From the Jalopy Journal Site
Otto picks up a 1950's win at Alcyon Speedway with a
Harold Cope car. Below – In action at Nazareth, Otto
takes to the inside in a Cope 1.

Cope Collection via Fred Sabatino and Bill Cooper

         Winning at Naz by that time was no easy thing. The May article lists such competition as Elton Hildreth, Budd Olsen,. Hoop Schaible, Wismer, Sonny Strupp, Ralph Smith and Ken Marriott. At Dorney Park, top runners waited for him such as Fred Fehr, Chick DiNatale, Don Stumpf, and Jackie McLaughlin. Needless to say, his strong accomplishments were not achieved in an area or time when competition for him was sparse or weak.

         Harwi began to branch out in the late 1950's and into the 1960's. He remained effective at home, however. One article gives evidence that he was winning features at the highly – competitive Nazareth as late as 1961. He finished ahead of such as Freddy Adam, Bob Malzahn, George Sleight, and the great Al Tasnady. This was not an outlier or a rare event. He was, by that time points champion at Nazareth six times and had broken a Tasnady record for straight wins.

John Grady Photo From The Fonda Book

An occasional but effective competitor of Harwi was Don Stumpf.
Generally considered a pavement runner, Stumpf was good on dirt
as evidenced by this Fonda Speedway win in the '50's.
Below – Al Tasnady and Harwi's names were often
discussed together as major stars in the NJ/PA area.

Courtesy of Kevin Budden

         But he also was now appearing at places like the Orange County fairgrounds in Middletown, NY and Evergreen Speedway in Pennsylvania. He even made the occasional trip to Flemington. In 1960, two articles seemed to suggest that Otto Harwi was not doing what he used to manage. One said Jackie McLaughlin was about to overtake Otto in Nazareth points; he didn't. The other, earlier in the season, pointed out how another trio of Nazareth drivers was now battling it out for supremacy there. Funny how Harwi seemed to end up on top again.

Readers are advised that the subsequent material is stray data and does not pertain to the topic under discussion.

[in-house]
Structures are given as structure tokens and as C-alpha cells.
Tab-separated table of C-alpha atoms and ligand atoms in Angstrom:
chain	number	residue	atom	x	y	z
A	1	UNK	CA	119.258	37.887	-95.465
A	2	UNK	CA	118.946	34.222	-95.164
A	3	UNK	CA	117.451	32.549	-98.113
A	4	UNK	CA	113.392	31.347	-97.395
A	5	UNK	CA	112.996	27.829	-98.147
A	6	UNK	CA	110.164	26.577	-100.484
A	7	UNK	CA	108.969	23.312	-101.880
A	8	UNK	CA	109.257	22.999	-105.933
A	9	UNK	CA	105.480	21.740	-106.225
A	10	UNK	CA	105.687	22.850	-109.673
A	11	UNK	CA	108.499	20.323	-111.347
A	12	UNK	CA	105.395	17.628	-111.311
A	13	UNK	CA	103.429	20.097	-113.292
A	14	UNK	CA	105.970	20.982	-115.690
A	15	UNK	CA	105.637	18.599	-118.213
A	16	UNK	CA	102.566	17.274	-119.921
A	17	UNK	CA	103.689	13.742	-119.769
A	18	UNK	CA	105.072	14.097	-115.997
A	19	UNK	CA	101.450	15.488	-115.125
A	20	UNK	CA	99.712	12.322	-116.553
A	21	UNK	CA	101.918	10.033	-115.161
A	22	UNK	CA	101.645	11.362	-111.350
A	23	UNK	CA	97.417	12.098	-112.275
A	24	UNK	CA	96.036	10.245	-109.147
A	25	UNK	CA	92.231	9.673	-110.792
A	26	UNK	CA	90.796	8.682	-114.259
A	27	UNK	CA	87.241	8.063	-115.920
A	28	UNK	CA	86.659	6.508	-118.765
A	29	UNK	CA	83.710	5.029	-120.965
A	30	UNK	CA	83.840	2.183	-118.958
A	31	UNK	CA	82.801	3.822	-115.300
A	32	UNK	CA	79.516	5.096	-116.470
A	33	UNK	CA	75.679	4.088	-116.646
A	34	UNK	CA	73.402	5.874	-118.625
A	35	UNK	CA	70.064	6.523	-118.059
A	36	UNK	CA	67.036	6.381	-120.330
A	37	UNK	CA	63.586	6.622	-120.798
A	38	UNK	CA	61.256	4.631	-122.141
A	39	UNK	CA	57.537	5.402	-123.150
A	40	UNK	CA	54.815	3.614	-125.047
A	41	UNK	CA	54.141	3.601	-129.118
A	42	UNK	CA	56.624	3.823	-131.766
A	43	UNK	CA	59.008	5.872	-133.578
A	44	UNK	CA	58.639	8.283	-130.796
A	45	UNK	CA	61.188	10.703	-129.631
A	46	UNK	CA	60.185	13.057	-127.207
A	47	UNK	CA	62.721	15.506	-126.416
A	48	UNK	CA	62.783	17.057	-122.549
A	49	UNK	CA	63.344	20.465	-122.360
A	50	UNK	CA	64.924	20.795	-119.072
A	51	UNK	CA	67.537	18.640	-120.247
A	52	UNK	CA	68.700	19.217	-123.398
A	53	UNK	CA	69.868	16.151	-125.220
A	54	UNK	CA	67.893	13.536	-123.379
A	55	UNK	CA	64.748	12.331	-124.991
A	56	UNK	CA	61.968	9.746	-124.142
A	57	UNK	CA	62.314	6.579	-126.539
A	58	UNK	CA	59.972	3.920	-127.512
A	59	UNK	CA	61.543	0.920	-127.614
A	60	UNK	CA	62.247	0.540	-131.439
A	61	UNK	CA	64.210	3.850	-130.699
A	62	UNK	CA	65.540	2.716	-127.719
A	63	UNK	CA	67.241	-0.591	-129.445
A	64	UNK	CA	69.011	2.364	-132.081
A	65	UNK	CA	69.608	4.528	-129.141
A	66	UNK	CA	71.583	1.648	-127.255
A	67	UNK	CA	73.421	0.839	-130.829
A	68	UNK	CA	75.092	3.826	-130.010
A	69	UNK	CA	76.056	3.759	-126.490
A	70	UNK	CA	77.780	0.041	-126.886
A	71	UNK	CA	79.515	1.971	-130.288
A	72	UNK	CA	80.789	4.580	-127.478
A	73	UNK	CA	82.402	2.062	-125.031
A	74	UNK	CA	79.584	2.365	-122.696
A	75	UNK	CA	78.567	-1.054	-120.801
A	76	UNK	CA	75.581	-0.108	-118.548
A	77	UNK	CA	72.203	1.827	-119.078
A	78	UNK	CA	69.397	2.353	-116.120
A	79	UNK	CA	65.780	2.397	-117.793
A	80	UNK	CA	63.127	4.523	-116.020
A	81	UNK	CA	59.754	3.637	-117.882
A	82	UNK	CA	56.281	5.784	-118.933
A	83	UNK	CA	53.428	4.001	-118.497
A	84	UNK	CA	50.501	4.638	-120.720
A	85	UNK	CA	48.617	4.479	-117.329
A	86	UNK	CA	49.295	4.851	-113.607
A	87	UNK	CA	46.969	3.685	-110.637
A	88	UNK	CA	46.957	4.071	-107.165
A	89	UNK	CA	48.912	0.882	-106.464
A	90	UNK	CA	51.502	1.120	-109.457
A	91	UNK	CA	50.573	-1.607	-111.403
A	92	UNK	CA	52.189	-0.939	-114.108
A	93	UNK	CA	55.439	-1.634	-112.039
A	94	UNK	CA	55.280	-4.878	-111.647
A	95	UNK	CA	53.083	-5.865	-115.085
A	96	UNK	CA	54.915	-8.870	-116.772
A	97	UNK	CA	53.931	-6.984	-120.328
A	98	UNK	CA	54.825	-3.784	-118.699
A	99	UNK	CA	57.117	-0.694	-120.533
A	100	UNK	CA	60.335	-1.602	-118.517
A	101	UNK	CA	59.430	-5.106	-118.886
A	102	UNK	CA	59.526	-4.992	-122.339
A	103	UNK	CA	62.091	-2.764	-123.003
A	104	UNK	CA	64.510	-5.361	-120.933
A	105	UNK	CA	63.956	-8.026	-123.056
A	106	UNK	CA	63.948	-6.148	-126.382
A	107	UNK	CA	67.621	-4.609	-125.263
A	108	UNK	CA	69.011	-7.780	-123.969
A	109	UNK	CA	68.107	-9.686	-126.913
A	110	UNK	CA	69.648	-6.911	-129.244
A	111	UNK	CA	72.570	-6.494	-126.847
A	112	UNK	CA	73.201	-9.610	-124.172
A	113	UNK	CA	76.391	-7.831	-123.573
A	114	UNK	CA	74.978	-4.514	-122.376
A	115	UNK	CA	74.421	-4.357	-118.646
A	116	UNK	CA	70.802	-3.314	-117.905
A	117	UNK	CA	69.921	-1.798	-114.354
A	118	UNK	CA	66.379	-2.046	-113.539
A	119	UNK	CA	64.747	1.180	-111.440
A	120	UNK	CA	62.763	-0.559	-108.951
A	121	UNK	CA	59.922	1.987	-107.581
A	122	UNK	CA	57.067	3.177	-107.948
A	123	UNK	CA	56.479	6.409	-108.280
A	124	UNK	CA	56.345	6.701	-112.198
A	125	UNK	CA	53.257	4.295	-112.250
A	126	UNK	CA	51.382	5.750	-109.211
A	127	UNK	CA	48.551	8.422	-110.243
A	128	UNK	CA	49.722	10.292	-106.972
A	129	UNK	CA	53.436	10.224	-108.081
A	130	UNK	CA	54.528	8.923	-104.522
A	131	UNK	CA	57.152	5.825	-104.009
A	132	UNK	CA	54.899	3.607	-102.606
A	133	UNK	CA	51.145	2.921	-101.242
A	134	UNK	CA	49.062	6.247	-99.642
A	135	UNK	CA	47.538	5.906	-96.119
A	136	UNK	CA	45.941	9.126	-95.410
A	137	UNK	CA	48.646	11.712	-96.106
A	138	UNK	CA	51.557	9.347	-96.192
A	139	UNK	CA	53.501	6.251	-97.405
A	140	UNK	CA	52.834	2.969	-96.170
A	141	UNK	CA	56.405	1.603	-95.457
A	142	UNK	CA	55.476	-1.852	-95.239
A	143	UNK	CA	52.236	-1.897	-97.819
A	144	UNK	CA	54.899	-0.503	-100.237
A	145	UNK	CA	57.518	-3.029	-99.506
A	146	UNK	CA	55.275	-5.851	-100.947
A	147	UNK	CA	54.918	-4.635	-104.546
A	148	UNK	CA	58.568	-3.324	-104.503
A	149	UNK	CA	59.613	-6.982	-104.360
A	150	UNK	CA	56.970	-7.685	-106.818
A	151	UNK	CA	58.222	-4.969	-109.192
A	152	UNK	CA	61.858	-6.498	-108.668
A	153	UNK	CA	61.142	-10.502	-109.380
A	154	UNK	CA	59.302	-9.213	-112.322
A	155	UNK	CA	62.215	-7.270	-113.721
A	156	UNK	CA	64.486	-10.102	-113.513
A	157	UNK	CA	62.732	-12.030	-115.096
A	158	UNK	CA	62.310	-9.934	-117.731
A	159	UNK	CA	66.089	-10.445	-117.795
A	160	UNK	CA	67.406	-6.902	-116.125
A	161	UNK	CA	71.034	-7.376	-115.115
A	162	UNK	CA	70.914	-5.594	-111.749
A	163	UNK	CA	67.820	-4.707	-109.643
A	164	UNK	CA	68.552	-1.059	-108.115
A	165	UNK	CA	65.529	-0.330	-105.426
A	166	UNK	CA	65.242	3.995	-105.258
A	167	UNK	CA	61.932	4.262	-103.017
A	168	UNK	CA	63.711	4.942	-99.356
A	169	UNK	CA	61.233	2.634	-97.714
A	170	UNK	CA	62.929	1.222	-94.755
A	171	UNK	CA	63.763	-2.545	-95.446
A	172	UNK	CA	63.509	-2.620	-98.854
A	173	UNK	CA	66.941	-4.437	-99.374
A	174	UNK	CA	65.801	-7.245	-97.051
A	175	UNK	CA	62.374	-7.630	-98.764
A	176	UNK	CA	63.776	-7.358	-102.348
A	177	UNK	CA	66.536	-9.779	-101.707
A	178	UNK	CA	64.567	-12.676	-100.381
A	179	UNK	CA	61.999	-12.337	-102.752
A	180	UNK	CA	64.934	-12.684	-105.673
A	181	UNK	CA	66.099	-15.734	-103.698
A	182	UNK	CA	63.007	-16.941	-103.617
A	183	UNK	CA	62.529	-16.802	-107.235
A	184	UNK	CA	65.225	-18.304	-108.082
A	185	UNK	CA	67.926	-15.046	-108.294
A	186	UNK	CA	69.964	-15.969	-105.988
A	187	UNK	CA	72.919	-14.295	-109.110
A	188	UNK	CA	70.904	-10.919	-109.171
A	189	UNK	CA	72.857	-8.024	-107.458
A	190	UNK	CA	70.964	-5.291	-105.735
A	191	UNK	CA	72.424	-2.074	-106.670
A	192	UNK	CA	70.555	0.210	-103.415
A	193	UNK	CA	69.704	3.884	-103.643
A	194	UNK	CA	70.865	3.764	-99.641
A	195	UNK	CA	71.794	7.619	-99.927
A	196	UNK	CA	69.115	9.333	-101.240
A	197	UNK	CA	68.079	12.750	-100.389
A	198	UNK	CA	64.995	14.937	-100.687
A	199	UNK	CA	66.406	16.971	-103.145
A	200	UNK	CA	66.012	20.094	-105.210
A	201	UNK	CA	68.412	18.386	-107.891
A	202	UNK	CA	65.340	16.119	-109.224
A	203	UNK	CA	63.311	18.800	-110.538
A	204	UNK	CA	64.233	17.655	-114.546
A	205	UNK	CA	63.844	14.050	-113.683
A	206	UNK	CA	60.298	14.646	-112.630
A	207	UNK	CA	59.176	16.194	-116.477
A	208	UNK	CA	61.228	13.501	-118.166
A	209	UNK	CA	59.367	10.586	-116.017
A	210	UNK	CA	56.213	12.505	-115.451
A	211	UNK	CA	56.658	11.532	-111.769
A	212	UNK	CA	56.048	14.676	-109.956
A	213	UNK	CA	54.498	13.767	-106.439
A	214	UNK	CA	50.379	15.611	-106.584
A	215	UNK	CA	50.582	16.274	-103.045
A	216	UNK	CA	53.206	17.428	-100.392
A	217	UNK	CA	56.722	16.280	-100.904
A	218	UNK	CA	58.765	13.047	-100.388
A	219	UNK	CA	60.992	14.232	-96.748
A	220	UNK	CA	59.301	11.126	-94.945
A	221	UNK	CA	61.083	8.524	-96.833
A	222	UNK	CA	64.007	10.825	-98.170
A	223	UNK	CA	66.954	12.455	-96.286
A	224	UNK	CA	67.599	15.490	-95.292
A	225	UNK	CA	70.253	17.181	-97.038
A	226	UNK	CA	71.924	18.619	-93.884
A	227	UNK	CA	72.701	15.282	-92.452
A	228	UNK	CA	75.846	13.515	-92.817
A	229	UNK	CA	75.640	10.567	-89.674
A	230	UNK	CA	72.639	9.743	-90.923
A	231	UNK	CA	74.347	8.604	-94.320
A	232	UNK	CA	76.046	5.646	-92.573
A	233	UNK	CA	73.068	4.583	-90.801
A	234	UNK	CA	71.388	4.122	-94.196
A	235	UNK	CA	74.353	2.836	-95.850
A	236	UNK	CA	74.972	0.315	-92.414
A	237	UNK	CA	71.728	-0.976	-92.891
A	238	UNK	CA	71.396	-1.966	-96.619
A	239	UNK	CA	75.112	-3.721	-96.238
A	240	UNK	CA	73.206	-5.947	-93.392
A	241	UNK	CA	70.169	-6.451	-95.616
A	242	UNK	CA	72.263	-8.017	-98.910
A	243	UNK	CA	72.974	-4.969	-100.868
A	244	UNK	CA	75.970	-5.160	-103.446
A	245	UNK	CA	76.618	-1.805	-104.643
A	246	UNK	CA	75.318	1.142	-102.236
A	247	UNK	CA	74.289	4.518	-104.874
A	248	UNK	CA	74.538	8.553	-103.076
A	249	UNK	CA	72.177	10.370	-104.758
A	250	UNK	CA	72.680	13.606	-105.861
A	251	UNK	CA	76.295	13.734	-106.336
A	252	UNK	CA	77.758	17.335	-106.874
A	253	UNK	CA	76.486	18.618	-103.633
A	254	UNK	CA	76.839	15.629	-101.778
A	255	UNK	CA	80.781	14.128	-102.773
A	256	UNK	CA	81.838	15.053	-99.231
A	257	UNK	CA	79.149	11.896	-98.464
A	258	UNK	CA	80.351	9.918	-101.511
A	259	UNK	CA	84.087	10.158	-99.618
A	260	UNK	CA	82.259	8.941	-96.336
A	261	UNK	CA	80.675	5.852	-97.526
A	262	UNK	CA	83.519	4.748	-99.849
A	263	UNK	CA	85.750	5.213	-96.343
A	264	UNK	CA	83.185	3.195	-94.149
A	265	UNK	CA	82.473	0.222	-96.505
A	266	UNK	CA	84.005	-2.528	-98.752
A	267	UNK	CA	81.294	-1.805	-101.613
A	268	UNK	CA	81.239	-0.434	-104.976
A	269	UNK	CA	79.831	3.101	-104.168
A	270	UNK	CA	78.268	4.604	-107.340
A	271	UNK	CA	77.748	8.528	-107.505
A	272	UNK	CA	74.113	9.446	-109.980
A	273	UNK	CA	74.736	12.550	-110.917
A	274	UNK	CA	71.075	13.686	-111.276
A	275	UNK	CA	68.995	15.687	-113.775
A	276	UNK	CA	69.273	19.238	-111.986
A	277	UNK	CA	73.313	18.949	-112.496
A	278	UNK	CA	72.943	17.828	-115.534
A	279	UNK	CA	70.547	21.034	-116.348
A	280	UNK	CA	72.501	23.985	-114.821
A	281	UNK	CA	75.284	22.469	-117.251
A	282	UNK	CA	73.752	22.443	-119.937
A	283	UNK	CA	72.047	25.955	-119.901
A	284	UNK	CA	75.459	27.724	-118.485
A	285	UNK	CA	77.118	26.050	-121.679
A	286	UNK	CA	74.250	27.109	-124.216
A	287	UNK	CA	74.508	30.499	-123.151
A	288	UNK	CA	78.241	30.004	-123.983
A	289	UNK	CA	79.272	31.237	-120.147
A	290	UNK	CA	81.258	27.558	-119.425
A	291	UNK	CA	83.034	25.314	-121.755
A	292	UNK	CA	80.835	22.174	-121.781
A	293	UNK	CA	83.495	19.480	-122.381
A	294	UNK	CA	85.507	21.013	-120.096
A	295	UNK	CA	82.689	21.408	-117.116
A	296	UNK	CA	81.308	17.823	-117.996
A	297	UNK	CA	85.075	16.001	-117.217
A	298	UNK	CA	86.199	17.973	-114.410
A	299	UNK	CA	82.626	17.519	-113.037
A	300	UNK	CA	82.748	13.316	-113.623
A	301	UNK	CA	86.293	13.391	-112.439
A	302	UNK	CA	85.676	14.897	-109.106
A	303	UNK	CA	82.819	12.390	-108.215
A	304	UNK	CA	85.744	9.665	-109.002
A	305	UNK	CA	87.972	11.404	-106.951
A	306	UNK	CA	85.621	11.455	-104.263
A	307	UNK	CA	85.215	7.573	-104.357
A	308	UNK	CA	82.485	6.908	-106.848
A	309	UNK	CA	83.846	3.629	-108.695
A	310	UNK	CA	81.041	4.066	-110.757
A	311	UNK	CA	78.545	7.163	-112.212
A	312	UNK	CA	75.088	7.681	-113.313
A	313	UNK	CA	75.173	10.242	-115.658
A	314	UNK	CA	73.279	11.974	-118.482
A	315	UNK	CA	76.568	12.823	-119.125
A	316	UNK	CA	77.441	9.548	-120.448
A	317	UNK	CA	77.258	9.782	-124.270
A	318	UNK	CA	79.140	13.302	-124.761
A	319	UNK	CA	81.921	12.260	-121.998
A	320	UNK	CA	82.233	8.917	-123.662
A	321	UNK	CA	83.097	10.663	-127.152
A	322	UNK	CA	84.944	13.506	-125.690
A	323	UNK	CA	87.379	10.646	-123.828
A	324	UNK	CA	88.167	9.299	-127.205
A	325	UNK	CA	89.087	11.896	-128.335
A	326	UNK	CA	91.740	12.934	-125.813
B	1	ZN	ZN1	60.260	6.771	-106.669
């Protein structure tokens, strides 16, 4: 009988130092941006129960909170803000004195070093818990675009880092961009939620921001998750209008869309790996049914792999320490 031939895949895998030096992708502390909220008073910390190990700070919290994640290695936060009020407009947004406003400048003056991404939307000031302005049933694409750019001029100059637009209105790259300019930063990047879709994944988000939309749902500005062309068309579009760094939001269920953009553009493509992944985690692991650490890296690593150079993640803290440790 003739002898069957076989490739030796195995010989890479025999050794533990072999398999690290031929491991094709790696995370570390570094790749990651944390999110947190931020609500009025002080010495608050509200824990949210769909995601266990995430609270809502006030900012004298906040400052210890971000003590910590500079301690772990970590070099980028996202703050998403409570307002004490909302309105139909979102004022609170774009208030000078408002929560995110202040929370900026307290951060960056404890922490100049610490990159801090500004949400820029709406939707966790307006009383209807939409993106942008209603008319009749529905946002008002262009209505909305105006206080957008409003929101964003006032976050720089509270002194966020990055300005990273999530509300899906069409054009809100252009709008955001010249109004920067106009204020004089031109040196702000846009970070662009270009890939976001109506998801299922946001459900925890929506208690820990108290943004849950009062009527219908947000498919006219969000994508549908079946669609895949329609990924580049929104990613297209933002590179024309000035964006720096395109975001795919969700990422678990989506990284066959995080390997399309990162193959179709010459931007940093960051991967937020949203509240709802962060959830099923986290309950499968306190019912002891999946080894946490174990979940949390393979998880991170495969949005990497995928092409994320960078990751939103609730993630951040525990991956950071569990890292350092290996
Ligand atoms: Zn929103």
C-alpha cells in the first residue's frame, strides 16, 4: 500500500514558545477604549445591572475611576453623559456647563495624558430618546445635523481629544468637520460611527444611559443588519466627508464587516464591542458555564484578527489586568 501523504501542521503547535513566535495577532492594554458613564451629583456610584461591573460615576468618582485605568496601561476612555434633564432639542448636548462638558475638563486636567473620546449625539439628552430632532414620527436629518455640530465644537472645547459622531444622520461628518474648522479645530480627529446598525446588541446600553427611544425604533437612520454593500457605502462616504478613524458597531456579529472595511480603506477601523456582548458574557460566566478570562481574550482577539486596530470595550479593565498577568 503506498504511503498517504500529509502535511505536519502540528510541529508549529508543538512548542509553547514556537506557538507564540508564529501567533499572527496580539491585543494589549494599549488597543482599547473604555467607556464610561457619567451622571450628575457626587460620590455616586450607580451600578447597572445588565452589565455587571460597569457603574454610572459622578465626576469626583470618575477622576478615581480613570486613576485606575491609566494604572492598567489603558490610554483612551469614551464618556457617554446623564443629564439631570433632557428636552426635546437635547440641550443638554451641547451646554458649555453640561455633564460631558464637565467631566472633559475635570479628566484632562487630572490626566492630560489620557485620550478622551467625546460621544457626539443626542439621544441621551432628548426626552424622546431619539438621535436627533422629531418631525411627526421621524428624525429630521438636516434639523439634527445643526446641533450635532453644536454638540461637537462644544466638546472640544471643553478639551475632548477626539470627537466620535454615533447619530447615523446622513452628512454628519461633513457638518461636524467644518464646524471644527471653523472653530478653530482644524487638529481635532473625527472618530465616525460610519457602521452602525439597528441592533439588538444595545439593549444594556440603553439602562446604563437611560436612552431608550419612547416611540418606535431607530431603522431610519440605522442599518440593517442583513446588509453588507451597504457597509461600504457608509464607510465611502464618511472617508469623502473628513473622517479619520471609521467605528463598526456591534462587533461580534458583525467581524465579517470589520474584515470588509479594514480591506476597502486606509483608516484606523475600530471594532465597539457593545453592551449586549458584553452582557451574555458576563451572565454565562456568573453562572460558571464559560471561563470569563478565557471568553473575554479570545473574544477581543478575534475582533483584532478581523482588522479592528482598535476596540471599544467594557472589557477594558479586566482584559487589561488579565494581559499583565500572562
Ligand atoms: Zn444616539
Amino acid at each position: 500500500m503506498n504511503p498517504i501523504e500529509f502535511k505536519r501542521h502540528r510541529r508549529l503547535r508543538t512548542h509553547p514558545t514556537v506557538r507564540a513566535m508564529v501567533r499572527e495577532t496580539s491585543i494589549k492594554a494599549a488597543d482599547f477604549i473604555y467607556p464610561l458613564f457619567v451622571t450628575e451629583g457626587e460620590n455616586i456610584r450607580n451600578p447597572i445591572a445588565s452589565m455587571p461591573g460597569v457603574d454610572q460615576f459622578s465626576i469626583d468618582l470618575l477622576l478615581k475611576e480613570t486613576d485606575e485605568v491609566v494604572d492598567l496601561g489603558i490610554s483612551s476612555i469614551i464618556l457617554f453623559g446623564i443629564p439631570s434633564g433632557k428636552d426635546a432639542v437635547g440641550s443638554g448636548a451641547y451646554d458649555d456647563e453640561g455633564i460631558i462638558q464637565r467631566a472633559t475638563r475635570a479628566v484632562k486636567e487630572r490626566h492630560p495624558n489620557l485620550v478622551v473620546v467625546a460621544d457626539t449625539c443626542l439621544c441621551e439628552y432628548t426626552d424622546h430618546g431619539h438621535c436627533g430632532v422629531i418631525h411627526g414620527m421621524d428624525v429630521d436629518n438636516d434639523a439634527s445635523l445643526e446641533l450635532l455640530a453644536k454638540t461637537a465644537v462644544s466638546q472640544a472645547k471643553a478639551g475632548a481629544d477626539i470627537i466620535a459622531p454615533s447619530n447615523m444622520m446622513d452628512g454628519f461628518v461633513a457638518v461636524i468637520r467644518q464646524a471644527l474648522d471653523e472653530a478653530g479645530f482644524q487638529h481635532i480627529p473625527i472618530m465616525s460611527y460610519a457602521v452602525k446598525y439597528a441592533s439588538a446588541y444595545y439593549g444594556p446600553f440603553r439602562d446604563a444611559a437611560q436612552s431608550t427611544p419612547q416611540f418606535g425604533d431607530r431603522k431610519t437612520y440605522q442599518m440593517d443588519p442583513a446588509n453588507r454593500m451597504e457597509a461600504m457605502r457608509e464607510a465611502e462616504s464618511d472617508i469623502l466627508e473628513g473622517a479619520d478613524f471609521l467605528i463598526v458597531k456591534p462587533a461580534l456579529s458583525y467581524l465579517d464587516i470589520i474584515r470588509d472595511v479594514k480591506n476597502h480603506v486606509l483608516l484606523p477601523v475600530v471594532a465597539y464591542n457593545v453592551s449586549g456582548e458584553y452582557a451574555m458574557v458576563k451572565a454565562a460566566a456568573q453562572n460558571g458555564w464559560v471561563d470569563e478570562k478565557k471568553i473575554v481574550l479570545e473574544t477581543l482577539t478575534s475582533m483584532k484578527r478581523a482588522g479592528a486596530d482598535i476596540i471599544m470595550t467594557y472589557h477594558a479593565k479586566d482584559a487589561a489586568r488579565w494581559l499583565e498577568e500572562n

At the Victory Speedway [later Orange County Fair Speedway], it was clear that, while Otto was an important runner there, the place seemed to belong to Frankie Schneider at that time. Otto would continue to run well at a number of tracks in that region – and none of them were an easy break. He also was a track official at Dorney Park – at least in 1961.

Courtesy of Edward B. Brown III

By now, Otto was running the Cramer 999 cars at most places.
Below – Very high level competition at the Allentown
fairgrounds in better times. Otto, in the 999, leads his
former ride [the Cope 1]. Any track would be ecstatic
to have this field: the Lucky Jordan 2, Harwi,
Schneider, the Cope 1, and 707, Tasnady.

John Reilly Photo via Edward B. Brown III

       Competing at the Orange County half mile, a track with unique clay which was very hard while remaining tacky, was exhilarating but also very fast and somewhat perilous at times. The Easton Flash, as Harwi had been called for years, was taking on Middletown's fabled “Hard Clay” in early 1964 when he was killed. One car had blown an engine and was rammed by a second car. Harwi could not avoid striking the second car. His car became airborne and it landed atop of a concrete wall very hard. He didn't stand much of chance.


Allentown Morning Call

The Allentown Morning Call, a very supportive paper of
stock car racing, had the sad duty of announcing the
fatal Middletown accident – as did dozens of other
papers. Below – An ad for a tribute night for Otto.

White Plains Journal

         Otto Harwi was named by many newspapers as a champion, one of the leading drivers in the Atlantic Seaboard, one of the most memorable of the large list of departed race drivers in the East and about any other tribute you could expect. Tracks had Otto Harwi Memorial nights. He had left his little welding business and was about to get a big upper level job at a large welding firm. The Easton Flash may have been in the flash of welding, but was certainly no flash in the pan.

          Please email me at if you have any photos to lend me or information and corrections I could benefit from. Please do not submit anything you are not willing to allow me to use on my website - and thanks. For those who still don’t like computers - my regular address is: Bill Ladabouche, 23 York Street, Swanton, Vermont 05488.